This site is dedicated to the photography of Joseph P Lutz 1895-1972, my grandfather. Here follows a short biography.
Joseph P Lutz was born in Berlin in 1895. At 17 he started as an apprentice for a local portrait photographer, Zoltan Gahl, a rumanian refugee. He stayed with Zoltan for 10 years. During these years he met a lot of Zoltans artistic friends, among them a young Otto Dix, whose art turned Jospehs world upside down.
In 1928 he started his first studio and began to work as a portrait photographer. He had by then got really interested in lighting, this after being exposed to some of the works by Baron de Meyer, who’s strong backlighting and soft focus had a strong impact in him. Also Steichens elegance was a big influence. It was during this time he got introduced to the artists in the Cabare Pyramide and made all their promotional and publicity photos. One of the artists was Gertrude Schönbacher who became his wife in 1932. Next year Gertrude gave birth to a son, Hans ( my father ). He was , for unknown reasons adopted by the Bauer family, who is the only family I have known, until the identity of Joseph was revealed to me, a year ago. Since then I have searched for information and images of him and of his work. Most information I got from Alice Brown, daughter of matte painter Charles Brown who worked with Joseph ).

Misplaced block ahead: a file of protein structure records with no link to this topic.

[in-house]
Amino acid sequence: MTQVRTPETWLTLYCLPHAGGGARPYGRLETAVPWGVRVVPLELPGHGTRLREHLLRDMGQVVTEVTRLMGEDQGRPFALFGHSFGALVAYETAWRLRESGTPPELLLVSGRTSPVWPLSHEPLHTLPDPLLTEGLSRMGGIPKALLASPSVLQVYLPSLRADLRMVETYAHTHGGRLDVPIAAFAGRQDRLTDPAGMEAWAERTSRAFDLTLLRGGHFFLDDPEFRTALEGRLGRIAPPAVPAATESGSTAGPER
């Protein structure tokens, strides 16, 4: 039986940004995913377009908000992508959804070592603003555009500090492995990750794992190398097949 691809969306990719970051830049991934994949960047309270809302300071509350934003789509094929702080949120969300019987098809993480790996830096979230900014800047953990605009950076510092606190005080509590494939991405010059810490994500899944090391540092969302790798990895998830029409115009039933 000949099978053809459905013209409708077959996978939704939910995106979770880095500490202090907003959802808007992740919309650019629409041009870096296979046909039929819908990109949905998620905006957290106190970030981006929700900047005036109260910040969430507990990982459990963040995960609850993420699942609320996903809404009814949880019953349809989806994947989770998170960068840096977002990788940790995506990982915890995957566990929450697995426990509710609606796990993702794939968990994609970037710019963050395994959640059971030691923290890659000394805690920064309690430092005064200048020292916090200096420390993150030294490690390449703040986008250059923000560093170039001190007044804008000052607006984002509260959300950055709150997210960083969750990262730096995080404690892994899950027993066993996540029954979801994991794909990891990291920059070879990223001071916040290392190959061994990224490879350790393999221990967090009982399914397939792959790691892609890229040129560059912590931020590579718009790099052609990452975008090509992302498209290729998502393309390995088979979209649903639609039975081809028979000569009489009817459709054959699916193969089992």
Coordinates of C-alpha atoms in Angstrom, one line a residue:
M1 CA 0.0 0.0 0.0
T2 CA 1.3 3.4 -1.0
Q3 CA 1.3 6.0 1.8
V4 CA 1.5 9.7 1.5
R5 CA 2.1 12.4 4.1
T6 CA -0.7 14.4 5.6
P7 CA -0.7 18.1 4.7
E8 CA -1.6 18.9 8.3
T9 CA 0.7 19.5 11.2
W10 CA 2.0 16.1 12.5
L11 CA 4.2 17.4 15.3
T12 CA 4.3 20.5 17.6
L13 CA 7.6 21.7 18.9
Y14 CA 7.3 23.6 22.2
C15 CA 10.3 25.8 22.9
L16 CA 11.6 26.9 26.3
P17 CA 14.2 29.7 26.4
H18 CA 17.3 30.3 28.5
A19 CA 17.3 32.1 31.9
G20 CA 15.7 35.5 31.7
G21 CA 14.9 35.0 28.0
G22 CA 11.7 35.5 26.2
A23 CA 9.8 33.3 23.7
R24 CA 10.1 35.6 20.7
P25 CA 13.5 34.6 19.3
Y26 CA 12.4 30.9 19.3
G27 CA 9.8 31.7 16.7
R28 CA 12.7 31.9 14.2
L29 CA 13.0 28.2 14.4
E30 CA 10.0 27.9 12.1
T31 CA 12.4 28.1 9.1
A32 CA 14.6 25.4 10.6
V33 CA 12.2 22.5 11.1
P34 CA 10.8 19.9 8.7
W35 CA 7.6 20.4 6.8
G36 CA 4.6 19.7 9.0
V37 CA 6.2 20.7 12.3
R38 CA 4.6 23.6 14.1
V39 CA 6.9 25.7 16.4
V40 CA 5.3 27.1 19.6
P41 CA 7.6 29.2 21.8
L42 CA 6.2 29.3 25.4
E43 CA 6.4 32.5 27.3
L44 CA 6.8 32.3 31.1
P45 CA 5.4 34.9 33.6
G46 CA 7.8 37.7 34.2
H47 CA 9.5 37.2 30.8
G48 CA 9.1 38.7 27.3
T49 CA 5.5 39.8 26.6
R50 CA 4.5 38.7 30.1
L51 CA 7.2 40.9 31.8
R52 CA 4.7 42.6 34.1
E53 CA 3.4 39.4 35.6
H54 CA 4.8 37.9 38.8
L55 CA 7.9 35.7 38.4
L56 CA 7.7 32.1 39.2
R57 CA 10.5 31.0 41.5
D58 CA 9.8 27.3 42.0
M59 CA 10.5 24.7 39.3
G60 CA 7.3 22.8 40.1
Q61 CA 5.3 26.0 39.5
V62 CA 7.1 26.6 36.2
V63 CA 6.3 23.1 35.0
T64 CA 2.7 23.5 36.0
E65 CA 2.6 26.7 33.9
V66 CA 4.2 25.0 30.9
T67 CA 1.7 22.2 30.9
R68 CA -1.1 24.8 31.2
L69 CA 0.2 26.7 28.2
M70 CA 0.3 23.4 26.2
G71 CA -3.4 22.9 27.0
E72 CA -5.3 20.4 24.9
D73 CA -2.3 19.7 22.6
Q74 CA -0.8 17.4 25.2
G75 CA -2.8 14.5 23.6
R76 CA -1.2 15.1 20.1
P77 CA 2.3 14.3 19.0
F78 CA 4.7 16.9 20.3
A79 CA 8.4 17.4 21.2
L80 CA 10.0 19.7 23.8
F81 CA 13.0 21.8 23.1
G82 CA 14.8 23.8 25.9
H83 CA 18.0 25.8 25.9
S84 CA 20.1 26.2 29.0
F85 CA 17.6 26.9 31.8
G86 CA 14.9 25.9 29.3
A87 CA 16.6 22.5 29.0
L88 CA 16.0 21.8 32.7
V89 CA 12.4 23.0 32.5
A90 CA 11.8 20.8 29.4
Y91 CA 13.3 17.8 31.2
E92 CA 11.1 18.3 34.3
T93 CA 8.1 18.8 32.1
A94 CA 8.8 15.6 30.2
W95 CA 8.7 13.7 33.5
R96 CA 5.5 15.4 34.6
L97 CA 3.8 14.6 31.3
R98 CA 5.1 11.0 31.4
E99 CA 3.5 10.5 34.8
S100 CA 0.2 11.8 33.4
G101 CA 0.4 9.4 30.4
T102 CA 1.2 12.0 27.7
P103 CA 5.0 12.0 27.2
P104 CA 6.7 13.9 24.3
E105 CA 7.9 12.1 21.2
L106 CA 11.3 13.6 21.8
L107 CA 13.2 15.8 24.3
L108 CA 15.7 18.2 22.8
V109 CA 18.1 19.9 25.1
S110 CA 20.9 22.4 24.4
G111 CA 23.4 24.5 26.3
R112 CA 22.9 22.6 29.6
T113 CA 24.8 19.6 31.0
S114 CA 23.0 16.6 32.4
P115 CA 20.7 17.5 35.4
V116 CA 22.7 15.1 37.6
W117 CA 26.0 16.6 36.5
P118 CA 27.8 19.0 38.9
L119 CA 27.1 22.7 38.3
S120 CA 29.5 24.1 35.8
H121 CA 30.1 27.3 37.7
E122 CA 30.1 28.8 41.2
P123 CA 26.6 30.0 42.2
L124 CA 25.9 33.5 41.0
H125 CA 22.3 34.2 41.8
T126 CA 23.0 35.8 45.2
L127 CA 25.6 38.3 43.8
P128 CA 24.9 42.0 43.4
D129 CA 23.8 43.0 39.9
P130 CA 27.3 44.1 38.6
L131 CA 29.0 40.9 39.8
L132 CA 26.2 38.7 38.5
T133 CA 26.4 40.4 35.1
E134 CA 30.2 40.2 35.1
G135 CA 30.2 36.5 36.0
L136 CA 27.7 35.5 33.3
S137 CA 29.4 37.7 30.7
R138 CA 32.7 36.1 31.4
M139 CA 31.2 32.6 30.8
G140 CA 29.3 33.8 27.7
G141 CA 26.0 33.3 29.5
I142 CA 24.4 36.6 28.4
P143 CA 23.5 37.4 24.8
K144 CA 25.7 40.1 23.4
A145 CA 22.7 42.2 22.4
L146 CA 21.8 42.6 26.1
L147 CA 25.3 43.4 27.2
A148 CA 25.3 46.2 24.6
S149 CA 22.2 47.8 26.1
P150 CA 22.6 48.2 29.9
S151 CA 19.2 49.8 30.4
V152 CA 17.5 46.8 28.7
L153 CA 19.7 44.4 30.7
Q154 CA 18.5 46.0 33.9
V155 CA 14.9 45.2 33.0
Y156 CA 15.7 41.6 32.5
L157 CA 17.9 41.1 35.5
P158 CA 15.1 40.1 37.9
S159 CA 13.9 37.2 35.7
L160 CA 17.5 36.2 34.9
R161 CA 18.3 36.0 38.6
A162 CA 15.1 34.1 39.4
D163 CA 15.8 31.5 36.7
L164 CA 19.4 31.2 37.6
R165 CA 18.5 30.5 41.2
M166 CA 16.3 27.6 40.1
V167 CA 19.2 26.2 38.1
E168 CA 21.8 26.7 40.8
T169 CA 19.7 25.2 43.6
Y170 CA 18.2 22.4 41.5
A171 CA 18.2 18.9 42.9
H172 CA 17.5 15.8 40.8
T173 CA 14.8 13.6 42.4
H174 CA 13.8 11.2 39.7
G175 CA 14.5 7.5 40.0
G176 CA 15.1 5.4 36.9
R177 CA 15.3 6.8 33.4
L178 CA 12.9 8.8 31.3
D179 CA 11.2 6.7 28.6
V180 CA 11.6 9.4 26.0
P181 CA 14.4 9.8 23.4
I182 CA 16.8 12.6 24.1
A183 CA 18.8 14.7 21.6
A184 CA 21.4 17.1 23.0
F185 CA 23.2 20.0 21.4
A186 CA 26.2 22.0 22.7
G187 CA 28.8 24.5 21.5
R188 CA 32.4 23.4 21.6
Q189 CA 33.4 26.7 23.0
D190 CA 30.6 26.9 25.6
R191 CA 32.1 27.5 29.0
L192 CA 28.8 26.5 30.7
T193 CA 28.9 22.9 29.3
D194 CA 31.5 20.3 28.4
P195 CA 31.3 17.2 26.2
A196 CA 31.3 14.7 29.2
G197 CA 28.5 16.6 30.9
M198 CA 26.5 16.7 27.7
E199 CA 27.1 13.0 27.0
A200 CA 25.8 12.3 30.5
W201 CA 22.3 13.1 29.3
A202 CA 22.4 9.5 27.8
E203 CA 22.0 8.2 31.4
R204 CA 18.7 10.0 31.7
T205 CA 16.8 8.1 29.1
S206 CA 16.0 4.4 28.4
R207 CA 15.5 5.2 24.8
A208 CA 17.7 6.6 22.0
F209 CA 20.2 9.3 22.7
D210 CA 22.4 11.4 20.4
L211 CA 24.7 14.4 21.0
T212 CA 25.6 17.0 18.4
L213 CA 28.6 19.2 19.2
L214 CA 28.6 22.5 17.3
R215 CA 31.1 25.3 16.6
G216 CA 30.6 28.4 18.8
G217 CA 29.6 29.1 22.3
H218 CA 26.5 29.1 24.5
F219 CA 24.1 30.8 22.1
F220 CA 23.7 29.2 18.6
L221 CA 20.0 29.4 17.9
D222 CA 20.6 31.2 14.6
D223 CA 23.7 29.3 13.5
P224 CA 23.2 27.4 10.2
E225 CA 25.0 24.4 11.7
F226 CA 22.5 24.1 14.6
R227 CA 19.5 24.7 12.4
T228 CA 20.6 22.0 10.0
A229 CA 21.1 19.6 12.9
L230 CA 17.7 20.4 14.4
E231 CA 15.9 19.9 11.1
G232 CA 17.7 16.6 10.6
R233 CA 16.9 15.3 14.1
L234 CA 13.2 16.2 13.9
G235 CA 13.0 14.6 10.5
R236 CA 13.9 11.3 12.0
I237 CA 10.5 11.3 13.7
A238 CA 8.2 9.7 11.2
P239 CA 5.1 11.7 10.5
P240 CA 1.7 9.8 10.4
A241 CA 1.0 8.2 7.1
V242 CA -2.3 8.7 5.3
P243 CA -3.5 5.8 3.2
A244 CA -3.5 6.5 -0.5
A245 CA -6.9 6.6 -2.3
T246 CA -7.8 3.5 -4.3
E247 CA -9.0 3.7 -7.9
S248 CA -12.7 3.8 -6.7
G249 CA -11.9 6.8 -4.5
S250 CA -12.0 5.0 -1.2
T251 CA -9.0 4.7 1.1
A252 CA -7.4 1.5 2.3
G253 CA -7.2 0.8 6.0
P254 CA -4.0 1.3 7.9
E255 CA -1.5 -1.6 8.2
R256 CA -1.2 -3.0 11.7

In 1936 Joseph and Gertrude moved to England for a brief period. During their rather short stay in London they realized that returning to Germany was not an option anymore, due to the political climate. Instead they decided to travel to America as many of their fellow Germans did in the early 30s.
First they lived in Los Angeles but soon moved to Glendale where they got hold of a studio. They remained at the same place for 23 years ( exept for some time spent in Cannes, France, at the film festival in 1957 as he was hired by Paramount to shoot some portraits of their moviestars, among them Julia Weston, who starred in the musical Hello Paris. He had already done some promotional shots for them with Julia. He also met with the Manini Fashion team, and that pleased him very much as he had not seen the founder of it, for 5 years, Walter Oratzio Manini ).
In Glendale Joseph made quite a good living taking portraits of all aspiring young actors in need of a portfolio to pursuit their acting carrers. He collaborated with Charles Brown , a very talented matte painter at Paramount, who made some backdrops for Joseph to simulate environments otherwise hard to shoot. He had also developed his trademark “border lighting”, meaning the darker lines where lights dont really overlap.
For some clients Joseph had a method to make his images look more like paintings. Besides retouching the actual negative he would use some of the famous technicues that Alfred Stieglitz invented in the beginning of this century.
In the early 60’s he seems to have retired, and I dont have that much information on the years after this.
This site will hopefully continue to grow as I find out more about my “new” grandfather. The images that are on display now seems to range from the 30s to about 1962. I got them from Alice Brown. She has now found several more , but they are in pretty bad shape and need to retouched and cleaned up.
-Hans Peter Braun/Lutz